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‘Race the Train’, Tywyn, 16 August 2008

This race was billed by Ian Kennedy as another one of his ‘best races ever’, however, this time he was right and ‘Race the Train’ lived up to all the hype.

For those that don’t know, Race the Train is an off-road race from the small coastal town of Tywyn in Mid-Wales. As far as practicable the race takes place alongside the route taken by the Talyllyn Railway on its journey to Abergynolwyn and back over a muddy and hilly 14-mile course. The aim as the name suggests is to beat the train back to the start in approx 1 hr 48mins …. sounds easy(ish) – until you see the terrain! Last year only 65 of the 700 starters beat the train, although this was over a slightly longer course.

Tywyn Wharf station and the train that
we were trying to race.
 

Ready for the off, left to right, Ian, Craig,
Claire, Tim, Kim and Andrew.
 

Ian, Tim, Claire, Kim and myself met up on the Friday night at the campsite which had just the basic facilities – but what can you expect for £5 a night. It was typical Welsh weather so we got a damp night’s sleep and woke early for a Tim Box breakfast in the rain under a tree.  We headed into Tywyn for the 2 o’clock start and met up with Andrew (Ian’s brother) who was also pulling on the mighty red and black vest of Wimborne AC. Over 800 runners lined up for the start, and whilst waiting we bumped into some fellow Wimbornians on holiday who took our photo and promised to send us a copy (Ian, never missing a trick, also tried to persuade them to come along on a Thursday).  As I joined the start I looked around to see vests from all over the country and even as far a field as Holland.  The race started and all 800 runners, plus one train with many spectators on board started off. 

The first mile was on road and I knew if I was to beat the train I would need to make good time on the road section. I went off like a train (sorry!) and soon hit the paths through the fields alongside the railway track. I didn’t see the train again until the halfway point where it stops to take on coal and water and then turn around. Unlike the train, I could drink on the go and the excellent marshals provided lots of isotonic drinks and support which kept me going. I had been warned that the second half of the race was tougher than the first, and just after the turning point we climbed/crawled up the mountainside onto a slippery single track. There was no way of overtaking unless you were feeling particularly suicidal as the rain had started to pour, and one slip would have sent you down a long way. There was a second train that had set off 15 minutes after the race train and on board was Kim’s partner, Dave, with his children, and various Kennedys. I tried to look and wave as it went by me but nearly lost my footing so decided to ignore the train and tried instead to stay on my feet.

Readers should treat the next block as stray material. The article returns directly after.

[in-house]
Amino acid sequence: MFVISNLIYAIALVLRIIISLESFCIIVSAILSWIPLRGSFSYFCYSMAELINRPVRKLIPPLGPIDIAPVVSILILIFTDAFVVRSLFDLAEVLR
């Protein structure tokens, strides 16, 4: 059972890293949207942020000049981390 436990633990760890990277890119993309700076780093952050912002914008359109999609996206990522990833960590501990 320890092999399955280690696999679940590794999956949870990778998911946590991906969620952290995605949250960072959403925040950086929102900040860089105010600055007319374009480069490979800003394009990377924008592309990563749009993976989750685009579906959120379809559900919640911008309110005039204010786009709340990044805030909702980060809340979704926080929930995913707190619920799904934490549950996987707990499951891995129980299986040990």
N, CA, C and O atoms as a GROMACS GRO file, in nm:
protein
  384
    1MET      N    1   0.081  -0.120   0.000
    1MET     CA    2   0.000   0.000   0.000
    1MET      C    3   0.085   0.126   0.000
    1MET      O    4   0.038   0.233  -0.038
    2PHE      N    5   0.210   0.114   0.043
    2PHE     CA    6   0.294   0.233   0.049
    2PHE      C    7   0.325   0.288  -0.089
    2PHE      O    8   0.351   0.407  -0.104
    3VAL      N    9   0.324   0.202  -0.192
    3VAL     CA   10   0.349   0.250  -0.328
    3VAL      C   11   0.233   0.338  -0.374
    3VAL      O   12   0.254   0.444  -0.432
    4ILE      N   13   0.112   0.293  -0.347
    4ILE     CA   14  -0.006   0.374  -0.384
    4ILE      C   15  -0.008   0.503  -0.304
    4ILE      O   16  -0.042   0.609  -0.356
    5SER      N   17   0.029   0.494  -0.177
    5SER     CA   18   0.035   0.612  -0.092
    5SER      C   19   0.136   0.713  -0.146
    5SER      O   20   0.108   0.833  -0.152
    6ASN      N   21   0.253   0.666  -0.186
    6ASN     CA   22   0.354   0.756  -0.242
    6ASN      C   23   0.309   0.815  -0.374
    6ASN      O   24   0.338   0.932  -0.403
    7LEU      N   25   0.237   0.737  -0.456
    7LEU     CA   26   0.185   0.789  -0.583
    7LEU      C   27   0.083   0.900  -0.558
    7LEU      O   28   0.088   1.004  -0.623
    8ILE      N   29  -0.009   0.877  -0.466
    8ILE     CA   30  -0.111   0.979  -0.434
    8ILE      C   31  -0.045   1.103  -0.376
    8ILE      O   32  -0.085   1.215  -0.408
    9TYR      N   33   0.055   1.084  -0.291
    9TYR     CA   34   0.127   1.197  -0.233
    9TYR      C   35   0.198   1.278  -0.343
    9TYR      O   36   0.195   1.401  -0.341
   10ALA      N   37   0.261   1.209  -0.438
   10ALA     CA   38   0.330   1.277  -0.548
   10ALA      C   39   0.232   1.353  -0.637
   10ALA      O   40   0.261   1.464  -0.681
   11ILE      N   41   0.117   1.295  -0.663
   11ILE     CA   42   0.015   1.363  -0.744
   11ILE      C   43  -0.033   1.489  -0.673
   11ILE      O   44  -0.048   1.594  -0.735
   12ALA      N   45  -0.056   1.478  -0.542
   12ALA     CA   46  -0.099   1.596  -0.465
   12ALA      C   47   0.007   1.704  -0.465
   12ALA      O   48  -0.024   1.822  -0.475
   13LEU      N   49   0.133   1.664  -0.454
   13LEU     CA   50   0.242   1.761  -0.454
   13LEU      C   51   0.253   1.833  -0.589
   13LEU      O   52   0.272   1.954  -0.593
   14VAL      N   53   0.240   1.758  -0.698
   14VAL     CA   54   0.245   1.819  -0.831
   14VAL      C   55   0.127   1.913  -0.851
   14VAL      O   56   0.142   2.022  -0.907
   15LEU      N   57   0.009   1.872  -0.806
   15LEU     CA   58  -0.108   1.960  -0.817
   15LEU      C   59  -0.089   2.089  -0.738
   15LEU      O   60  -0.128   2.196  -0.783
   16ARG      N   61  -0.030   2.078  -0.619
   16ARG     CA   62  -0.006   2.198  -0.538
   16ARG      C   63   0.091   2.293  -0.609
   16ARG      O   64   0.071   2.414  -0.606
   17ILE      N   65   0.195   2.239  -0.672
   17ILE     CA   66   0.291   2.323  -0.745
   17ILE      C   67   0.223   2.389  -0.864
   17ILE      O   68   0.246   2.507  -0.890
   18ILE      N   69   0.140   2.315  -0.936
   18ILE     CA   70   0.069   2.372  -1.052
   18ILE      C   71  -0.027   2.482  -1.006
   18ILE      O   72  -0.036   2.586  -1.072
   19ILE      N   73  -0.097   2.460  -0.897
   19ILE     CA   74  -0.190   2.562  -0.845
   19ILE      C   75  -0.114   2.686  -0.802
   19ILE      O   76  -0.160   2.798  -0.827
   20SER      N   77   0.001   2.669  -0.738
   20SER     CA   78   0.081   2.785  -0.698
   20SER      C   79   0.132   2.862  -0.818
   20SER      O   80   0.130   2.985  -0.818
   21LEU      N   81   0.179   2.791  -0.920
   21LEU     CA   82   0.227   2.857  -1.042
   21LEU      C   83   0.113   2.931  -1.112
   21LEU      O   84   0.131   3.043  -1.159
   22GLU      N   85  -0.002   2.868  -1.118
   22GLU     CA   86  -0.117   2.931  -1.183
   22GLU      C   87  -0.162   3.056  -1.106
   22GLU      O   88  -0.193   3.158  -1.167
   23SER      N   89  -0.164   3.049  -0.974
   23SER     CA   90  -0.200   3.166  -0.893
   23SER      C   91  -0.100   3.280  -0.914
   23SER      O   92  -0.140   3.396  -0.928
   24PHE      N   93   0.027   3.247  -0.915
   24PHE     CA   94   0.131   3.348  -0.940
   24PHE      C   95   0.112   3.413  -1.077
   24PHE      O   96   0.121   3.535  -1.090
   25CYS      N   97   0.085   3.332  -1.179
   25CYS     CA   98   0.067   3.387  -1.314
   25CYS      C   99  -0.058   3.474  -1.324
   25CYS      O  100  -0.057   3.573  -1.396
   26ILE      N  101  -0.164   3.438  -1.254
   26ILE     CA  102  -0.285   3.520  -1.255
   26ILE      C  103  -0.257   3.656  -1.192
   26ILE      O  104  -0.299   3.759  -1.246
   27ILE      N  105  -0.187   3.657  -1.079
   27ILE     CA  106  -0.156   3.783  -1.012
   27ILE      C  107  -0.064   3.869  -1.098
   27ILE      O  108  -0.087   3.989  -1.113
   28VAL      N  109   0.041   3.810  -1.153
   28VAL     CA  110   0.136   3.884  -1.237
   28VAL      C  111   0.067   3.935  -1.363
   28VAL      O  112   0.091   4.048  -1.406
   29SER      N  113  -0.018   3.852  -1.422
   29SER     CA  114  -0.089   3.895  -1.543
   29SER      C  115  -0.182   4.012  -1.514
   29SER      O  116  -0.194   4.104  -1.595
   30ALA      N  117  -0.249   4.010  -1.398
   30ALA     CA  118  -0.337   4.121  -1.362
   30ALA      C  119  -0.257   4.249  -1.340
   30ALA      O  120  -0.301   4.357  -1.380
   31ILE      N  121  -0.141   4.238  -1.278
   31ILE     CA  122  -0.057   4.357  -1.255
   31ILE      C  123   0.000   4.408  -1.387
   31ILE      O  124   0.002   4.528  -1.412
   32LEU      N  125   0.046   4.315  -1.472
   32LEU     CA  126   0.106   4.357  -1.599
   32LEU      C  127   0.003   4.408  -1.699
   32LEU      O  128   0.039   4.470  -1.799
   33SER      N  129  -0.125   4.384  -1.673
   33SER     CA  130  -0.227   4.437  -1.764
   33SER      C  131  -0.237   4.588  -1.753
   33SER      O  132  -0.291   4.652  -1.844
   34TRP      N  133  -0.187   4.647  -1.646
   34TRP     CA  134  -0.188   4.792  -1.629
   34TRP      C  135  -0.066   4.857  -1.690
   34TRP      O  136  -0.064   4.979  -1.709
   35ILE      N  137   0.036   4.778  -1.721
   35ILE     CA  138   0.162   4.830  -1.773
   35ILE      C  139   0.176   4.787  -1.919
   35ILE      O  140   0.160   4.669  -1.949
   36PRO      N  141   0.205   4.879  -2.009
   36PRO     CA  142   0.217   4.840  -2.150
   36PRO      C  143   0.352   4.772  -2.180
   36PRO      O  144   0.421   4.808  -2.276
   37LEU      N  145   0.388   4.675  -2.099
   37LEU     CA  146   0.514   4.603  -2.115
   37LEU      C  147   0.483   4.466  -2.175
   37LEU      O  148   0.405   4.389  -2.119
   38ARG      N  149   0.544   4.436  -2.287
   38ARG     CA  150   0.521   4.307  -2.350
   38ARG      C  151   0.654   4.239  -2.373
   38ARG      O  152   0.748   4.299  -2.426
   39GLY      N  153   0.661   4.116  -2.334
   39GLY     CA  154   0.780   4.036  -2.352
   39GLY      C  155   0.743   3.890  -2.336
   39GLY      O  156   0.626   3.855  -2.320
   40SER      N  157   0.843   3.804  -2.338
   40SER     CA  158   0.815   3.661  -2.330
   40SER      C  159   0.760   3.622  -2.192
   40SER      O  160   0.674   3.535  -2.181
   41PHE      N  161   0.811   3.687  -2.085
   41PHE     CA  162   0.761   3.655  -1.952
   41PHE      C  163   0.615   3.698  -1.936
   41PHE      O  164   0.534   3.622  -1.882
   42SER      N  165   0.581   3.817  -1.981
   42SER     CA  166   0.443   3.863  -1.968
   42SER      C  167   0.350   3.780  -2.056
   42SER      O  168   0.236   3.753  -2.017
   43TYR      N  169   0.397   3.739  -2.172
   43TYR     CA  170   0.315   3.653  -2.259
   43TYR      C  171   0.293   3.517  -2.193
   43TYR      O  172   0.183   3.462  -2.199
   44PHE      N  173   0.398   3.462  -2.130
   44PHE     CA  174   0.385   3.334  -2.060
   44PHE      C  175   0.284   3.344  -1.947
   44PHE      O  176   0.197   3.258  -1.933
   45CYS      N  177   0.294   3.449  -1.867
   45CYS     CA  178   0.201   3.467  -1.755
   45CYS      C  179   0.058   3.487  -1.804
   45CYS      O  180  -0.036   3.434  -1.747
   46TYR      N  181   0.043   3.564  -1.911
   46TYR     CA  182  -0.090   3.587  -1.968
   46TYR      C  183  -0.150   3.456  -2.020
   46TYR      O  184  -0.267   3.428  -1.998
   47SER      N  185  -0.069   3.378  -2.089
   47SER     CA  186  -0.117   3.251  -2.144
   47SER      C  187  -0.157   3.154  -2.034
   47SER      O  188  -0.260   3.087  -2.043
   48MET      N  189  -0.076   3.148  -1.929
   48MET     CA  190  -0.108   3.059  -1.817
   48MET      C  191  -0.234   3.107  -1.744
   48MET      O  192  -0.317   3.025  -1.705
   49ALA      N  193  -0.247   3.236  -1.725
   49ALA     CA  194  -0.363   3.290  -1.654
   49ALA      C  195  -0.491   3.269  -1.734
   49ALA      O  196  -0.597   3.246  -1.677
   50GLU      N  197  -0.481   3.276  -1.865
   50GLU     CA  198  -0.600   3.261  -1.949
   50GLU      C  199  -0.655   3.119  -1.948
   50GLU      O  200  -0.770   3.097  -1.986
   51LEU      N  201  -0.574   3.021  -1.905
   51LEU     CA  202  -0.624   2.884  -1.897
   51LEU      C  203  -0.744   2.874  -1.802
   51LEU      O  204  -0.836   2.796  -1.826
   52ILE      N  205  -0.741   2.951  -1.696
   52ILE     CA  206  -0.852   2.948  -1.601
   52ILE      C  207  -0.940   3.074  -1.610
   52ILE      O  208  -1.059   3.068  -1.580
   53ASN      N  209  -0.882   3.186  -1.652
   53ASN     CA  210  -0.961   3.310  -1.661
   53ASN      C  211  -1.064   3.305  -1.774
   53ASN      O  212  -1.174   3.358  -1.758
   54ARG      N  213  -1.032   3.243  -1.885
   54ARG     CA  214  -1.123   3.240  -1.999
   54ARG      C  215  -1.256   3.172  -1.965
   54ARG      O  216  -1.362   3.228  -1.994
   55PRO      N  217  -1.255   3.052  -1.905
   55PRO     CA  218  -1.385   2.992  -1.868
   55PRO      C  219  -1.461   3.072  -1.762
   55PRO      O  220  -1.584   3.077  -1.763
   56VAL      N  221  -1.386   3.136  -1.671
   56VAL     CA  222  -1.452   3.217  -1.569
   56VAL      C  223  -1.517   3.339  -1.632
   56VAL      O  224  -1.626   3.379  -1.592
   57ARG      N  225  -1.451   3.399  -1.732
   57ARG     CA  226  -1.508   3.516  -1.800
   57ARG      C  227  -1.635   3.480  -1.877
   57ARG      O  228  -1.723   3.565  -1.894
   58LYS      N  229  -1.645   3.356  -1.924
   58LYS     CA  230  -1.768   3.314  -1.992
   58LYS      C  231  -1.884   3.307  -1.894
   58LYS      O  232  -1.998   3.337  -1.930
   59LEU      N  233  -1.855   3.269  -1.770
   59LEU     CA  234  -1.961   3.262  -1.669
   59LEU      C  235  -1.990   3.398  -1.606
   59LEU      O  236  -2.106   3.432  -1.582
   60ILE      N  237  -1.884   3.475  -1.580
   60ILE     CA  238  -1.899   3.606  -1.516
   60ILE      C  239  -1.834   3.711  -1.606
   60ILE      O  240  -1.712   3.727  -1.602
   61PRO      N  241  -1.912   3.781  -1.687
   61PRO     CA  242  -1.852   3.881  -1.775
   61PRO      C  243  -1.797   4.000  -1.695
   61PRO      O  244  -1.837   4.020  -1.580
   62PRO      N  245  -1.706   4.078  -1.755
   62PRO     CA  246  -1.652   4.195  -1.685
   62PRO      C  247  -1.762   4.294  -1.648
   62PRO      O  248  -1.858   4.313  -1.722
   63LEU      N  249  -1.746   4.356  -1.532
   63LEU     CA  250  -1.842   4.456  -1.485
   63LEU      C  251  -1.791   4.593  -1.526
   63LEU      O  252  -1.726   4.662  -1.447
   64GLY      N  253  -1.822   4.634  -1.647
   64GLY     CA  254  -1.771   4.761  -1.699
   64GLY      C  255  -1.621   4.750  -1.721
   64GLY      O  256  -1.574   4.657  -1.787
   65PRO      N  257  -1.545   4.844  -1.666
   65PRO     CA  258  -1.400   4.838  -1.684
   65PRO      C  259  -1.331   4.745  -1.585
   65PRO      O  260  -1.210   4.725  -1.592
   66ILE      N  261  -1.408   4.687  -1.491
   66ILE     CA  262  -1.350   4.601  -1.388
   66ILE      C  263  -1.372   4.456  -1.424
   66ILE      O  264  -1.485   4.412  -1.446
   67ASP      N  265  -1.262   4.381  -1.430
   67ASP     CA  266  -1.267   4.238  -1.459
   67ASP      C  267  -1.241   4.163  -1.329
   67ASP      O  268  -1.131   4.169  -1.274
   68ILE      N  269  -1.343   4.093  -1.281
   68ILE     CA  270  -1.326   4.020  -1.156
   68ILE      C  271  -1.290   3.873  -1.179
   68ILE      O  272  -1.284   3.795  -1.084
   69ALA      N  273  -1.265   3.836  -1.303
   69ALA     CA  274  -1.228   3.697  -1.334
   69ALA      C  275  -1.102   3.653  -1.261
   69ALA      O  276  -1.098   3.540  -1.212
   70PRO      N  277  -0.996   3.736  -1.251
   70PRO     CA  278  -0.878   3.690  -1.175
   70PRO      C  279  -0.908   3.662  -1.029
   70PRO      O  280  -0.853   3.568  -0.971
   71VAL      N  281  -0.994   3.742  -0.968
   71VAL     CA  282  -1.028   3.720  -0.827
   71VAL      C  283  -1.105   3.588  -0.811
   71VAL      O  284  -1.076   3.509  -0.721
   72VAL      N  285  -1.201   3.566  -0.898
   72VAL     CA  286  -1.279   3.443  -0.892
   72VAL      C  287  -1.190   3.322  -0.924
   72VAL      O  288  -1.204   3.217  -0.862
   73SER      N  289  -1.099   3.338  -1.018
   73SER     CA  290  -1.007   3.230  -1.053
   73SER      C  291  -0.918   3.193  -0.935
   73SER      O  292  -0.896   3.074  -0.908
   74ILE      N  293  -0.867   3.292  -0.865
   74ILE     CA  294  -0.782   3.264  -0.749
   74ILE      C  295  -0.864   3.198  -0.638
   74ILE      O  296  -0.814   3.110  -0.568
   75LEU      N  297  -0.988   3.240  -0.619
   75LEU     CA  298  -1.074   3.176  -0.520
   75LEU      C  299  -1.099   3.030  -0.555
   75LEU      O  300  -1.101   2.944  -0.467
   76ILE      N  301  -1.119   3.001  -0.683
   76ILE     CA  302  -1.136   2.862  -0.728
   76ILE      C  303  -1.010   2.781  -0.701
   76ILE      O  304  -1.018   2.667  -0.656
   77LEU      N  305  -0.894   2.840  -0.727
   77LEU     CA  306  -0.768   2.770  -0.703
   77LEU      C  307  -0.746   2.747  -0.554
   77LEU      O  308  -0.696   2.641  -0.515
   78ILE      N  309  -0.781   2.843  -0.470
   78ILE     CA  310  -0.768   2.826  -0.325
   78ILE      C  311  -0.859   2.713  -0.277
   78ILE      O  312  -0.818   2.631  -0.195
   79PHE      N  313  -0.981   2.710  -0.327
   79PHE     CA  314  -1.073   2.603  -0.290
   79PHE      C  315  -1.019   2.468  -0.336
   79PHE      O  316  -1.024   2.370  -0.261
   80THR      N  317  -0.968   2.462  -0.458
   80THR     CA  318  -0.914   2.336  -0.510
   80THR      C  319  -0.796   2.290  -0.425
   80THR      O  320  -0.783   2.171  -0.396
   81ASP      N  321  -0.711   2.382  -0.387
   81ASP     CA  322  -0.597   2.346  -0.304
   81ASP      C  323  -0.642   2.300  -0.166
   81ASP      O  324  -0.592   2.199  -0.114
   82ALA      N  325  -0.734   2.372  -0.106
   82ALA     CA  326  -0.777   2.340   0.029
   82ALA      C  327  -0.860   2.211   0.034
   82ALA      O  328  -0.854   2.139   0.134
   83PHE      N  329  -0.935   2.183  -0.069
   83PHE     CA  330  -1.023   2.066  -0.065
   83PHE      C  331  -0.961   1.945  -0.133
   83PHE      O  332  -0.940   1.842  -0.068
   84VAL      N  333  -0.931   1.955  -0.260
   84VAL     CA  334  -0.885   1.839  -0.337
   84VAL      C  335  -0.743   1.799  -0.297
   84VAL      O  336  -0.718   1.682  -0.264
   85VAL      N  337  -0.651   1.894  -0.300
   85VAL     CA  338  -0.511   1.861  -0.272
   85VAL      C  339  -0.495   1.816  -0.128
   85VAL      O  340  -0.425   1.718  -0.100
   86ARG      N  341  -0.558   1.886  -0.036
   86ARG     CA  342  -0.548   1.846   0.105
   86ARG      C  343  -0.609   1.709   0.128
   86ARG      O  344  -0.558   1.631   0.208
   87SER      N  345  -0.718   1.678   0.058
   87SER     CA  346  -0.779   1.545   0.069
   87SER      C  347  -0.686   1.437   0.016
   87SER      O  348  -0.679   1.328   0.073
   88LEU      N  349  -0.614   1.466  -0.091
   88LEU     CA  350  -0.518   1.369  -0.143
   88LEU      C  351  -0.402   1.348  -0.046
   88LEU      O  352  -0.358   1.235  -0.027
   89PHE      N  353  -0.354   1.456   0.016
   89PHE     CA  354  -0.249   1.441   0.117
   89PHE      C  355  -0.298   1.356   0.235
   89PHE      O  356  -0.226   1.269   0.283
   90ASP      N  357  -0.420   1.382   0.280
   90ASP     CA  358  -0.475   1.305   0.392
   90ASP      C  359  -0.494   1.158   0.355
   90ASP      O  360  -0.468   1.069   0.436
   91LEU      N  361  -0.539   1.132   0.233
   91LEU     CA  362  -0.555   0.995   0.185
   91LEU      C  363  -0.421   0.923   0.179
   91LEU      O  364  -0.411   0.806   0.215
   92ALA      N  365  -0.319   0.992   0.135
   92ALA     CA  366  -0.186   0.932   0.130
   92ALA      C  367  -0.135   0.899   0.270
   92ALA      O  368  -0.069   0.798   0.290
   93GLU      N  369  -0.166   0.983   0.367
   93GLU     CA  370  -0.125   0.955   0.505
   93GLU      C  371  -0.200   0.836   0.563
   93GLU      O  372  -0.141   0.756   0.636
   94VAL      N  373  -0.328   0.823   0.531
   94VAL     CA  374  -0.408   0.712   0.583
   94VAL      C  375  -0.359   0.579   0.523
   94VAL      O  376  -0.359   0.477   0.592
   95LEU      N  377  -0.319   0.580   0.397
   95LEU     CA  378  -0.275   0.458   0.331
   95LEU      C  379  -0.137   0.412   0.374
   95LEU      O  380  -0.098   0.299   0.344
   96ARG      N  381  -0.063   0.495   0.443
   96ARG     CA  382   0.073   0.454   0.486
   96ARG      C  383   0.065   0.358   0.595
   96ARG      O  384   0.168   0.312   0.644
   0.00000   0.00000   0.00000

The race relief train at Abergynolwyn which conveyed our vocal supporters.
 

I could soon hear the race train behind me whistling its departure from Abergynolwyn station (the halfway point).  Once off the single lane tracks I was able to pass people and began to think about pushing on. I did take time to take in the beautiful Dolgoch Falls at around 9 miles.

Tim was so in the zone he failed to spot Dolgoch Falls on the return leg.
 

I kept pushing on and was seeing people slipping and falling all over the place. The course was getting progressively worse as the rain and runners created bogs of mud, and constantly running on a slope made it difficult under foot for those with road shoes. Ian had taken the sensible approach of wearing cross-country studs.  With three miles to go I could hear the train coming up closer behind me. If you ever need motivation to get running quicker, then download onto your i-pod the sounds of a steam train coming up behind you, trust me it works better than words from any coach. I thought, ‘I haven’t driven for five hours and camped in the rain to be beaten by chuffin’ Thomas the Tank’ so I picked up the pace.

With one mile to go I hit the road and looked behind me to see the train within 100m of me and steam being pumped skywards.  I parted company with the train as it carried along the tracks and I ran through the brilliant crowds in the town towards the finish still not knowing if I had beaten it. A marshal soon told me and others that we had done it and there were handshakes, cheers and relief all round. I hadn’t realised, but when I parted from the train with a mile to go it still had one more station stop to make. It eventually reached Tywyn five minutes after I had made the normal kinds of excuses about lack of training etc! 

Next in was Ian in an excellent 2hrs 10 mins followed by Tim and Kim shortly after that.  Claire came next with a big smile on her face and Andrew was not far behind her. Everyone agreed it had been a great race and a goody bag containing a T-shirt, medal and food completed the event just before the rain started again. 

Very wet and muddy, we all headed back to the campsite for a shower before going to the pub for the evening. The pub landlord was very welcoming and when he mentioned he had rooms to rent the chances of me returning next year were much improved as Claire’s eyes lit up at the prospect of not camping again (ever). 

At the danger of sounding like Ian, I have to say that this is one of my favourite races and, given some half decent Welsh weather (i.e. wet and warm as opposed to wet and cold), it would be a great Wimborne weekend away next year. Thanks to Ian, Kim, Tim and Claire for a great weekend!

See www.racethetrain.com for more details.

Craig

134 – Craig Dixon – 1:43:18
509 – Ian Kennedy – 2:10:31
626 – Tim Box – 2:20:56
685 – Kim Jolliffe – 2:28:11
754 – Claire Newby – 2:39:20
760 – Andrew Kennedy – 2:41:08

 

 
 
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